Allison Klein, Washington Post, June 5, 2008
DC Police Chief Cathy L. Lanier announced a military-style checkpoint yesterday to stop cars this weekend in a Northeast Washington neighborhood inundated by gun violence, saying it will help keep criminals out of the area.
Starting on Saturday, officers will check drivers’ identification and ask whether they have a “legitimate purpose” to be in the Trinidad area, such as going to a doctor or church or visiting friends or relatives. If not, the drivers will be turned away.
The Neighborhood Safety Zone initiative is the latest crime-fighting attempt by Lanier and Mayor Adrian M. Fenty, who have been under pressure from residents to stop a recent surge in violence. Last weekend was especially bloody, with seven slayings, including three in the Trinidad area.
“In certain areas, we need to go beyond the normal methods of policing,” Fenty (D) said at a news conference announcing the action. “We’re going to go into an area and completely shut it down to prevent shootings and the sale of drugs.”
The enforcement will take place at random hours and last for at least five days in Trinidad, with the option of extending it five more days. Checkpoints could be set up in other neighborhoods if they are requested by patrol commanders and approved by Lanier.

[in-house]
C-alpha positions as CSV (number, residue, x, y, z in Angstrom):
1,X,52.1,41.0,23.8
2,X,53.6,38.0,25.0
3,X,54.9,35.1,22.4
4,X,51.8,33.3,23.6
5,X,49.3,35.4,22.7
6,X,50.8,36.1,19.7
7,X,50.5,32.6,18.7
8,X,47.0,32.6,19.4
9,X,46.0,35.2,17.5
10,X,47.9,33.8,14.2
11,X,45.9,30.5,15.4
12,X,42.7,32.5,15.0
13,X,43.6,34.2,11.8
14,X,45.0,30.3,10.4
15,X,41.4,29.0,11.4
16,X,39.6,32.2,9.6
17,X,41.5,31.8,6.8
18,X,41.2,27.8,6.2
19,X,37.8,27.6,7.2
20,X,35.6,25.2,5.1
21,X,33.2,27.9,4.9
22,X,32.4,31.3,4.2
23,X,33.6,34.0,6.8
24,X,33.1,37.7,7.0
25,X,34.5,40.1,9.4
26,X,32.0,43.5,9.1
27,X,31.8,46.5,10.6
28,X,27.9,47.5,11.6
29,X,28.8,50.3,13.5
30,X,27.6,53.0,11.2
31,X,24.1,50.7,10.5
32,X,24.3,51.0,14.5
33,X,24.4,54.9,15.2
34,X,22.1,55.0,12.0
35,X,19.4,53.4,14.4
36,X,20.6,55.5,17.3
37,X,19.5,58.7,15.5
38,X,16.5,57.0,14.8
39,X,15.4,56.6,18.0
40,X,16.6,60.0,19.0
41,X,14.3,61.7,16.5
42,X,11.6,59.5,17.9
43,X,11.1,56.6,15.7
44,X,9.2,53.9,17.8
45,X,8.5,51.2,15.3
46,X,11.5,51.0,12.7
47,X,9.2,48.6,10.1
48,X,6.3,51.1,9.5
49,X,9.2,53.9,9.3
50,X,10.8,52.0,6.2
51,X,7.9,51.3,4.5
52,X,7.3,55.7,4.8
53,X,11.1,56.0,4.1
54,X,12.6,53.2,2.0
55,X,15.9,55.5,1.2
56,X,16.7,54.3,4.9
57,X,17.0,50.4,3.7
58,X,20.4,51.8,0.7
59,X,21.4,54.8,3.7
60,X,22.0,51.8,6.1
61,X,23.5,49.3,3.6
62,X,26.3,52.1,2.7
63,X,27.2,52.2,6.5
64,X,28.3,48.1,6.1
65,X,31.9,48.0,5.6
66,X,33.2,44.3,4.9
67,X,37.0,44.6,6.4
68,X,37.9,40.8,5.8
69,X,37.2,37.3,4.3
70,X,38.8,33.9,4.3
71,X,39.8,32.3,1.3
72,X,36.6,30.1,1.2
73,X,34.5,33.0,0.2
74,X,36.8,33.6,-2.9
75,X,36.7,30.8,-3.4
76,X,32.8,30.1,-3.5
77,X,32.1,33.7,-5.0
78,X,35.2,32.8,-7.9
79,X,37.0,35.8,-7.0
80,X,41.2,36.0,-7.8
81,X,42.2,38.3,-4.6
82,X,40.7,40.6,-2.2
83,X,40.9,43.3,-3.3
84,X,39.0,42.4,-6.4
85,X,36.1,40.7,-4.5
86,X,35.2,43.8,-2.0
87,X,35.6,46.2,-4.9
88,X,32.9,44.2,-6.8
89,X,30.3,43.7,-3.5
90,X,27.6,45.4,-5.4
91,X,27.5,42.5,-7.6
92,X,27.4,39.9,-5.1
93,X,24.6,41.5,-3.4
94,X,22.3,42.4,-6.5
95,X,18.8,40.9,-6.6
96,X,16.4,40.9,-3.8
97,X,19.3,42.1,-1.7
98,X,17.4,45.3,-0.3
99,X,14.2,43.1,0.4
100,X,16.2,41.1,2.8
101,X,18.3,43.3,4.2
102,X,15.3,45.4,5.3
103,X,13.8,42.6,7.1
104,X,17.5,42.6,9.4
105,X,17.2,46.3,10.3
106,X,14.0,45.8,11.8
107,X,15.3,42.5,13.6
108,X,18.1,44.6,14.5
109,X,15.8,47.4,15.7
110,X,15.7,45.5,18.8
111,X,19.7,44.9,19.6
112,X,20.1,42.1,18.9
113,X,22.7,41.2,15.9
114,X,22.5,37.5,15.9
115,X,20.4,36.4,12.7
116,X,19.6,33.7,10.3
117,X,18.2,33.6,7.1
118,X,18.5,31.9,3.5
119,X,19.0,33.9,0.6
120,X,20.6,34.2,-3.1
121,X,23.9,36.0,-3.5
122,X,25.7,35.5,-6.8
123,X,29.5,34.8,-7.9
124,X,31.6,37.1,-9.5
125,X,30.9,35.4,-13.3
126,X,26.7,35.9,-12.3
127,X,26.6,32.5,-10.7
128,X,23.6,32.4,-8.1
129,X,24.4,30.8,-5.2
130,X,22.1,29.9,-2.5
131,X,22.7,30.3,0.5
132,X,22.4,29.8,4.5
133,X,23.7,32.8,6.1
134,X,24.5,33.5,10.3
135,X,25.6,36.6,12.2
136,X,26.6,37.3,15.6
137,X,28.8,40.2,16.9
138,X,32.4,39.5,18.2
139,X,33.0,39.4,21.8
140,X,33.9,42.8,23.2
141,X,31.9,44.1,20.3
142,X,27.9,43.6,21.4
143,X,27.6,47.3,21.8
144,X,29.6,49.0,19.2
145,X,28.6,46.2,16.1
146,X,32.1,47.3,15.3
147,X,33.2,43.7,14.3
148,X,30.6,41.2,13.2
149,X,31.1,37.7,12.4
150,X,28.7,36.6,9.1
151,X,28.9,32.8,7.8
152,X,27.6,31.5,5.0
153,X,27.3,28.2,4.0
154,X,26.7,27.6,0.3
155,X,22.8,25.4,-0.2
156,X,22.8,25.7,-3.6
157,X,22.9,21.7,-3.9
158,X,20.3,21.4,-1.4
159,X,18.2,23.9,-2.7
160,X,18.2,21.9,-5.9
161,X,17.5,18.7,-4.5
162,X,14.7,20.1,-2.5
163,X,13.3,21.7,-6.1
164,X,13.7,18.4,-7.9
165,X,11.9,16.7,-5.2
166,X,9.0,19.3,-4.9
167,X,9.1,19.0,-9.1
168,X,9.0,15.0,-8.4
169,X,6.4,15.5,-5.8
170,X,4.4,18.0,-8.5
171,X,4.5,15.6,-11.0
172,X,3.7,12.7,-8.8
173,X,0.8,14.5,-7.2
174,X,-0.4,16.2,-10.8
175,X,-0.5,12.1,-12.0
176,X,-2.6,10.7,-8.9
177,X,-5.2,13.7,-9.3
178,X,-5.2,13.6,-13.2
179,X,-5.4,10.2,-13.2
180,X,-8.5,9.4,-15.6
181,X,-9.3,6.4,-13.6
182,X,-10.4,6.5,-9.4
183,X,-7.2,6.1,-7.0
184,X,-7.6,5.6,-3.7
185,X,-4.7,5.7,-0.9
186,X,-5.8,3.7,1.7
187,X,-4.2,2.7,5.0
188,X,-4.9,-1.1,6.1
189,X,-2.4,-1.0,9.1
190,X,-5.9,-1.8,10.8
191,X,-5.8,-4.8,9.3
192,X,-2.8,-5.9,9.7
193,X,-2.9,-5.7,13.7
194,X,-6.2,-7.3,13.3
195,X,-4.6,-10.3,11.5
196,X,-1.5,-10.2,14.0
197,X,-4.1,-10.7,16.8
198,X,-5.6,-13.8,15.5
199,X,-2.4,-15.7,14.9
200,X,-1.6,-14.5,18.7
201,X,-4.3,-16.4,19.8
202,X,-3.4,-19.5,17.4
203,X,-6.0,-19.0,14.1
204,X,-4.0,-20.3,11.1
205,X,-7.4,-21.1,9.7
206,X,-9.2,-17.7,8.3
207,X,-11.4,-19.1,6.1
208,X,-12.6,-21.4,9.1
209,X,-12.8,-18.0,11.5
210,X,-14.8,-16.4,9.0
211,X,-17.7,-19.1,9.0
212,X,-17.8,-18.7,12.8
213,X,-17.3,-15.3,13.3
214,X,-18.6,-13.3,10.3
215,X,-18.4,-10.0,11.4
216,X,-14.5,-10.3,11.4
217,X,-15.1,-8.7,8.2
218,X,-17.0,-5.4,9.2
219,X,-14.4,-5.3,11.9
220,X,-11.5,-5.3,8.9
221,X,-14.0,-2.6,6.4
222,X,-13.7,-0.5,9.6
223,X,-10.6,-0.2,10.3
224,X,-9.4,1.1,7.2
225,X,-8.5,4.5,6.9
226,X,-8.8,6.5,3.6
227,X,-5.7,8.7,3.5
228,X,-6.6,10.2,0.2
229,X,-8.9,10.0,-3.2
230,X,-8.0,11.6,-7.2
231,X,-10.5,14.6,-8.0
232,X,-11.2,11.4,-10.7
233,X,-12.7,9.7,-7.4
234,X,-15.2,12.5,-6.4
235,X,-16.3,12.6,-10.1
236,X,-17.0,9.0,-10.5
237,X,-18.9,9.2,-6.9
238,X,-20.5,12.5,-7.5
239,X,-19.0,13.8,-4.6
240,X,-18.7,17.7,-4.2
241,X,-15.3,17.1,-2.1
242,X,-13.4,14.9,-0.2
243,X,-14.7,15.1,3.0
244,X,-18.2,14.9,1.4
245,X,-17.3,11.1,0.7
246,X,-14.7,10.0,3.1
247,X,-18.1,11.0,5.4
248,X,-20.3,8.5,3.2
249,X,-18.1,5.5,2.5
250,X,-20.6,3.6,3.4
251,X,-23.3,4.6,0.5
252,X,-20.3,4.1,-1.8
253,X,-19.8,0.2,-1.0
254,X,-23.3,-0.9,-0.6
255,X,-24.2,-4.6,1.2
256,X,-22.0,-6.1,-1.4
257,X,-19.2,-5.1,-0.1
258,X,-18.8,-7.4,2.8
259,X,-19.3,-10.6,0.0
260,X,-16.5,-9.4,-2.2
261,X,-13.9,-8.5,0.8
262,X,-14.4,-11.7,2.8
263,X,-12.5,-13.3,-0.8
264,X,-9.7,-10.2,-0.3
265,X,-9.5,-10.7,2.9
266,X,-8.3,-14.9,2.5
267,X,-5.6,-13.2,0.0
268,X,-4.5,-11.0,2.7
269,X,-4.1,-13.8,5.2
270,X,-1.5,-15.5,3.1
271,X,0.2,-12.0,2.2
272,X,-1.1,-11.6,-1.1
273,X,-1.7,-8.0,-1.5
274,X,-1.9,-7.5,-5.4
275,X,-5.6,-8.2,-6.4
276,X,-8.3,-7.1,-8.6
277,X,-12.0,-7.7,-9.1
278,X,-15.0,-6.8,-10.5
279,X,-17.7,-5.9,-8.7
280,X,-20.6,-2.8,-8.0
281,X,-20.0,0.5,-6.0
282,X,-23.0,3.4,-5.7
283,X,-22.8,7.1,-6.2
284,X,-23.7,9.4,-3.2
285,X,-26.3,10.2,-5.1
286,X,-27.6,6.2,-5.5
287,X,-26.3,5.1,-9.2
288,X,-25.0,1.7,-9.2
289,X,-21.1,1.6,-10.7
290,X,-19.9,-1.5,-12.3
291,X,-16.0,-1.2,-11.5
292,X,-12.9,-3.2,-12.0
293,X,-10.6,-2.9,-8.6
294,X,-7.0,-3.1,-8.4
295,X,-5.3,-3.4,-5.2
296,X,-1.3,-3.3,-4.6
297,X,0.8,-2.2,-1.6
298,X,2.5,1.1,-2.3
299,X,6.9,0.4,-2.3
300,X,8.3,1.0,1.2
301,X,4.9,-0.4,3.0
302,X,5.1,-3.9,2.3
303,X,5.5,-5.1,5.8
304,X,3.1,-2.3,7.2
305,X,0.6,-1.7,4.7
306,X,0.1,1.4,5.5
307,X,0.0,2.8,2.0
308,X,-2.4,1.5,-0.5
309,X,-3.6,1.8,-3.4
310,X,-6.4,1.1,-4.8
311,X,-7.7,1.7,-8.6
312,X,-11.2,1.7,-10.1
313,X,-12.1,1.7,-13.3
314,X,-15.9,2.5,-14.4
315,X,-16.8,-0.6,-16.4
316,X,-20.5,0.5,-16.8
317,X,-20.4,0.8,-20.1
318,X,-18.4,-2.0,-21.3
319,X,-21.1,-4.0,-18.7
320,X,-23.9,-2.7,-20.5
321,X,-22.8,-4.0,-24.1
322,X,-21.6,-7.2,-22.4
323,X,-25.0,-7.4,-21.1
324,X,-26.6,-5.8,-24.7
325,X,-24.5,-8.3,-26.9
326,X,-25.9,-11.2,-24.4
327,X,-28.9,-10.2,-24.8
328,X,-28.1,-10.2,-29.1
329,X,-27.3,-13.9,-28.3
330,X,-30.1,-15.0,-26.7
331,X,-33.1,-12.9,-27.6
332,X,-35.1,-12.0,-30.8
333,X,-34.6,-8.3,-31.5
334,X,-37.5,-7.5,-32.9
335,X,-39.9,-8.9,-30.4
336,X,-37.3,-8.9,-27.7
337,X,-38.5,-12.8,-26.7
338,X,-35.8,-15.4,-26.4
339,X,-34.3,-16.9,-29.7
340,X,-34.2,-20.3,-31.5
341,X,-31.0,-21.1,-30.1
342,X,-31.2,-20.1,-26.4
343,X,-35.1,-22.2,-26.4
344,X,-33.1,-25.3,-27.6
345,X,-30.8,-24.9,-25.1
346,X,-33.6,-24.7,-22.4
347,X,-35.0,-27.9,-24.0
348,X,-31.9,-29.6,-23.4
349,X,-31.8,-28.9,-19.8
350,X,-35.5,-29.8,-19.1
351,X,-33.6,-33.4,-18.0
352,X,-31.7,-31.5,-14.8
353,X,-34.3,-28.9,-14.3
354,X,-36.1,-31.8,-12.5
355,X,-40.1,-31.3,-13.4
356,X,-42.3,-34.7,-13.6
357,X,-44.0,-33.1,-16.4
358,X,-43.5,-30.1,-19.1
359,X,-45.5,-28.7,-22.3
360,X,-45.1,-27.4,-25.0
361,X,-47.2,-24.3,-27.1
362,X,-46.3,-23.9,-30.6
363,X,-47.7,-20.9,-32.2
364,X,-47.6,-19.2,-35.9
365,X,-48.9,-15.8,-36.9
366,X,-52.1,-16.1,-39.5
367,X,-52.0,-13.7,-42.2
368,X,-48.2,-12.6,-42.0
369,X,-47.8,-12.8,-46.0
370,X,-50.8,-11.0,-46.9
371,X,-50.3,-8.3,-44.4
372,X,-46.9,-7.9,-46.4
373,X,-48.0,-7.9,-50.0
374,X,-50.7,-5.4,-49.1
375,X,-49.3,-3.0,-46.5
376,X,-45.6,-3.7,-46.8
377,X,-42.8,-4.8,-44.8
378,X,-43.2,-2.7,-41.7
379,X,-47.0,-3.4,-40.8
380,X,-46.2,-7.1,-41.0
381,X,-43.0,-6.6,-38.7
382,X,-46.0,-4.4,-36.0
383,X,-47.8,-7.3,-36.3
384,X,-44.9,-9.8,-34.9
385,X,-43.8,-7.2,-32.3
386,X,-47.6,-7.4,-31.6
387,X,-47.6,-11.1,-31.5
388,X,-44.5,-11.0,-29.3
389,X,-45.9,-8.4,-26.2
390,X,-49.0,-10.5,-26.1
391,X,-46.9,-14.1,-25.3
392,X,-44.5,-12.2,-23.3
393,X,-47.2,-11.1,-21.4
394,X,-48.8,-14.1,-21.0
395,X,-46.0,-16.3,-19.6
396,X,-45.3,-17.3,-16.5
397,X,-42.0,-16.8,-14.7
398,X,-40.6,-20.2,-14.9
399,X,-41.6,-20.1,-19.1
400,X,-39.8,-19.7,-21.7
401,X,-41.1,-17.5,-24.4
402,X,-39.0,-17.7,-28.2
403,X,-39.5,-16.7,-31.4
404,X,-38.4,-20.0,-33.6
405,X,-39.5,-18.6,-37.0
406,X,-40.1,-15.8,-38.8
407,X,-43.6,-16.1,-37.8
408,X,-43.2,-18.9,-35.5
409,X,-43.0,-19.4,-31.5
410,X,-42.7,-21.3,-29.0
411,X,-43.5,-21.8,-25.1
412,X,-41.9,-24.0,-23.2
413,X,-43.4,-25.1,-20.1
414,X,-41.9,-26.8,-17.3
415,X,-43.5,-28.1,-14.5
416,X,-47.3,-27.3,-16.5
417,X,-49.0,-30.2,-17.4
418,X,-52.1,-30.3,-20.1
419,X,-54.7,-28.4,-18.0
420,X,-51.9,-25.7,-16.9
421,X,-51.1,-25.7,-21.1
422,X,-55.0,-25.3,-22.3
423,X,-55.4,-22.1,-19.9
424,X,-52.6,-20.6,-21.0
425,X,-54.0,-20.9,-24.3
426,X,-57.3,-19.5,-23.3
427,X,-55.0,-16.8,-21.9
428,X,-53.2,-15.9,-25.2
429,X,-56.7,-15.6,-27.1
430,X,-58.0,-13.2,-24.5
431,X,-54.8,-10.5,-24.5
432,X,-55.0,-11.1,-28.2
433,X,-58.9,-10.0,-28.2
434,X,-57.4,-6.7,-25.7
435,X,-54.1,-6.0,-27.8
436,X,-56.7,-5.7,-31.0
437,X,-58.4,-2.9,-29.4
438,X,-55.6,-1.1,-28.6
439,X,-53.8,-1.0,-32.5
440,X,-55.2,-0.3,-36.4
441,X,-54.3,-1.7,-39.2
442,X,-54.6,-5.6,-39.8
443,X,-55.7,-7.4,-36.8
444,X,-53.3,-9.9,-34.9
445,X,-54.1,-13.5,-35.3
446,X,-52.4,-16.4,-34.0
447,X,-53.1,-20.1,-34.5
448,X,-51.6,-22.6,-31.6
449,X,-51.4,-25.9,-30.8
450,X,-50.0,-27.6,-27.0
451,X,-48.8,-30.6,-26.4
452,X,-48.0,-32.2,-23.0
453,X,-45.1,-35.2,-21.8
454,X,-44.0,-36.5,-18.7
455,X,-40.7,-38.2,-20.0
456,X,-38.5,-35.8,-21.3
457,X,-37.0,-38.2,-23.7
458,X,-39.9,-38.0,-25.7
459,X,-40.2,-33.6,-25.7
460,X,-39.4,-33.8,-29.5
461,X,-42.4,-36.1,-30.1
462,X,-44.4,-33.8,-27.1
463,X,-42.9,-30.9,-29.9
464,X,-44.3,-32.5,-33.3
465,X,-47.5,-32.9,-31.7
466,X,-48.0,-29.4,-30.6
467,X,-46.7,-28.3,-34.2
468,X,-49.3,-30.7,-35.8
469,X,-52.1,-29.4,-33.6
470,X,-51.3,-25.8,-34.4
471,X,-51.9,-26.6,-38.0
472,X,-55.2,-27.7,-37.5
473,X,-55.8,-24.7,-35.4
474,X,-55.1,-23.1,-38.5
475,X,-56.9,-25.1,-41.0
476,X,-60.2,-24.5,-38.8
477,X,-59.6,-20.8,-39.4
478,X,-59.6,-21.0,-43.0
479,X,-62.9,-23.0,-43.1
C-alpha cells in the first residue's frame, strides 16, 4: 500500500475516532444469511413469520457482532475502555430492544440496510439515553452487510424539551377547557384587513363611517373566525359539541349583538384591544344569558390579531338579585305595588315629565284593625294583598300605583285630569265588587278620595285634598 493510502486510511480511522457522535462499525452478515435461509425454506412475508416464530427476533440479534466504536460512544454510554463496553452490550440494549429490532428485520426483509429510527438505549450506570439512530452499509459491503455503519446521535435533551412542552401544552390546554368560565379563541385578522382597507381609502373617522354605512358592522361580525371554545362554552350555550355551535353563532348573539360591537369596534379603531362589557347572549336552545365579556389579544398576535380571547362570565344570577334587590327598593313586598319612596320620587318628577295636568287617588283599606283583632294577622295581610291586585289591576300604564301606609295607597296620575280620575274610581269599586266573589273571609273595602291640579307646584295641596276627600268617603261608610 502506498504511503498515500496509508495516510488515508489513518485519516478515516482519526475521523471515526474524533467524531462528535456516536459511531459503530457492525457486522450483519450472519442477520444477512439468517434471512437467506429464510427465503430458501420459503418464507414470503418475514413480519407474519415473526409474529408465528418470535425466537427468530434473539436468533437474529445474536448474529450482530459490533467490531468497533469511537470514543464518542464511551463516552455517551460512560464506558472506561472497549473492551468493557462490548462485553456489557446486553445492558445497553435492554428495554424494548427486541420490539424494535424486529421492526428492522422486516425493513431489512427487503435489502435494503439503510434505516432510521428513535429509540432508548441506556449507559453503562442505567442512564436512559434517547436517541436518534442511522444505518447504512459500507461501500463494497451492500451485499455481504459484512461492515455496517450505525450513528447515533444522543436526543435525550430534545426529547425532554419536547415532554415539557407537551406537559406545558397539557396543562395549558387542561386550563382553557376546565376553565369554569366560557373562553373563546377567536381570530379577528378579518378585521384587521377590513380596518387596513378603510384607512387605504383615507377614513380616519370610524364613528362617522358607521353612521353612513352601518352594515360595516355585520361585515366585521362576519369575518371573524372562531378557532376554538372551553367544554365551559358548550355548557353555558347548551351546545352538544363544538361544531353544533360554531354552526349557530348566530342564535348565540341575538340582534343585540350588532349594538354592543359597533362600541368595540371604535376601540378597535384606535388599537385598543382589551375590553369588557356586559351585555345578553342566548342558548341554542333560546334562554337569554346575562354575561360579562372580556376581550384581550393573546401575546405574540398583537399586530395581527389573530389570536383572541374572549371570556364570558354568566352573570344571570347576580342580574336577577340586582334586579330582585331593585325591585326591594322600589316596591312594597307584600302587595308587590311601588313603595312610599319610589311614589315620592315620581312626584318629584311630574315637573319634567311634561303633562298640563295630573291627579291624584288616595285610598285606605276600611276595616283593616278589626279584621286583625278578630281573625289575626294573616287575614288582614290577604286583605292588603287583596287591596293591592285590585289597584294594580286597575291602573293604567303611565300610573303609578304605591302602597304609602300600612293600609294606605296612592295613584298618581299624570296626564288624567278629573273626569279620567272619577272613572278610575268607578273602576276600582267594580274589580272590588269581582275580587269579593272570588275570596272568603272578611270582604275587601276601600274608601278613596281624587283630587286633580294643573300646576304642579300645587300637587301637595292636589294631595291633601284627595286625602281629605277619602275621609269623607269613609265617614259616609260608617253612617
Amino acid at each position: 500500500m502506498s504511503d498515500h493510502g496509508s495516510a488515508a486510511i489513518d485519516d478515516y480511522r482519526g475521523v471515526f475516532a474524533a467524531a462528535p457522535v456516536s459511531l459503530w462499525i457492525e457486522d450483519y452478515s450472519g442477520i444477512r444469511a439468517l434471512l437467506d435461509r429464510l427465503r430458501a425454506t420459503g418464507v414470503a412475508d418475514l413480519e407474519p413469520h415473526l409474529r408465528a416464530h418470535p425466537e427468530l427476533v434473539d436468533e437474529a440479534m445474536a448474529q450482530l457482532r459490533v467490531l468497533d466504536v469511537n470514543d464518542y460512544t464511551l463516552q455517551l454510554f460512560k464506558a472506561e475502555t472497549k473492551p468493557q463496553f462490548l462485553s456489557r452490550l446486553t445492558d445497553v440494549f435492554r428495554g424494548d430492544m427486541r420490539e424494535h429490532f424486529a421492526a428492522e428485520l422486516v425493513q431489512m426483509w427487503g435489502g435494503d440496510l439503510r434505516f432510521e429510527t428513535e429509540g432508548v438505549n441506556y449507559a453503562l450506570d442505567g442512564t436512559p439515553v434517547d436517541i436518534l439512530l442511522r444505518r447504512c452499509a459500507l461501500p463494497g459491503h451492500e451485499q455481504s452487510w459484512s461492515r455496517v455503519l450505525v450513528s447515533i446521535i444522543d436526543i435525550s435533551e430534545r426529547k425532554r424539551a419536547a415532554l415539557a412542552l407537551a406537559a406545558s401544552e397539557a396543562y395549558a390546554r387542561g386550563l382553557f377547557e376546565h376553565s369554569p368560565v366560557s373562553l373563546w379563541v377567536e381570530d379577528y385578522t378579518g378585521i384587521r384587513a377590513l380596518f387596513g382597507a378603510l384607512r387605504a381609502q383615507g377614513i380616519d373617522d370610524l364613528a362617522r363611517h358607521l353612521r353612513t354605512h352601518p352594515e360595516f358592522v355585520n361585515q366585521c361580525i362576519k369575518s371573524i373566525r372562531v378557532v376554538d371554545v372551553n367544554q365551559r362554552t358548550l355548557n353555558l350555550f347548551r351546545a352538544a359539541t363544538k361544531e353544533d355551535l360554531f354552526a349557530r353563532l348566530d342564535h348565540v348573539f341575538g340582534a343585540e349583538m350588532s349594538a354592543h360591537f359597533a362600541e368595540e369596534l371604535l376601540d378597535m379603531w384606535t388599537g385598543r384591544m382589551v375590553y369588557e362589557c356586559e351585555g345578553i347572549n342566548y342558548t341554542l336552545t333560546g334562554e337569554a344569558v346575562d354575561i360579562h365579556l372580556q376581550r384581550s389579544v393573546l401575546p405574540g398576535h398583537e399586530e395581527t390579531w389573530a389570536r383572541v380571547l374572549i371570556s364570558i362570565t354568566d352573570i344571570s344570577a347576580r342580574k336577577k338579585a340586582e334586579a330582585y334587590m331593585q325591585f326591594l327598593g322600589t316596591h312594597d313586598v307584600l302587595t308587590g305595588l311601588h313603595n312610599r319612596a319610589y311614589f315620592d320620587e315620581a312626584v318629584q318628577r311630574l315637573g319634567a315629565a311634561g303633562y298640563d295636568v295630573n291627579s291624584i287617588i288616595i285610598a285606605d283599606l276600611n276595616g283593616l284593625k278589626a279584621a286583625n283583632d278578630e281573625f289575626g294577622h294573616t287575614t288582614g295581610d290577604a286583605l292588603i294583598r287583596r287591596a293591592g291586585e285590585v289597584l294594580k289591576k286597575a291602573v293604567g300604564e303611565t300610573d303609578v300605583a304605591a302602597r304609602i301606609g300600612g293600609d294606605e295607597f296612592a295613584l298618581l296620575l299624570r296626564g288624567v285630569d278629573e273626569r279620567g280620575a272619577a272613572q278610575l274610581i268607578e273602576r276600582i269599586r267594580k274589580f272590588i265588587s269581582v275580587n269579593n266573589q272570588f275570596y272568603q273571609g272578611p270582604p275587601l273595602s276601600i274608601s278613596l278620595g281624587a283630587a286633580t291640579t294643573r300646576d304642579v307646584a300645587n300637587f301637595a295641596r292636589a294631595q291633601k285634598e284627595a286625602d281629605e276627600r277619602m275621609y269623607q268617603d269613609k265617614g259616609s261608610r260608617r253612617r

The strategy, patterned after a similar effort conducted years ago in New York, is not airtight. There are many ways to get in and out of Trinidad, not just on the one-way Montello Avenue. And pedestrians will not be stopped, which is something critics say might render the program ineffective.
The program is aimed at the city’s most troubled areas. The 5th Police District, which includes Trinidad, has had 22 killings this year, one more than all of last year. Since April 1, the Trinidad neighborhood has had seven homicides, 16 robberies and 20 assaults with dangerous weapons, according to police data. In many cases in Trinidad and across the city, gunshots are fired from passing cars, victims are found in cars or cars are used to make fast getaways.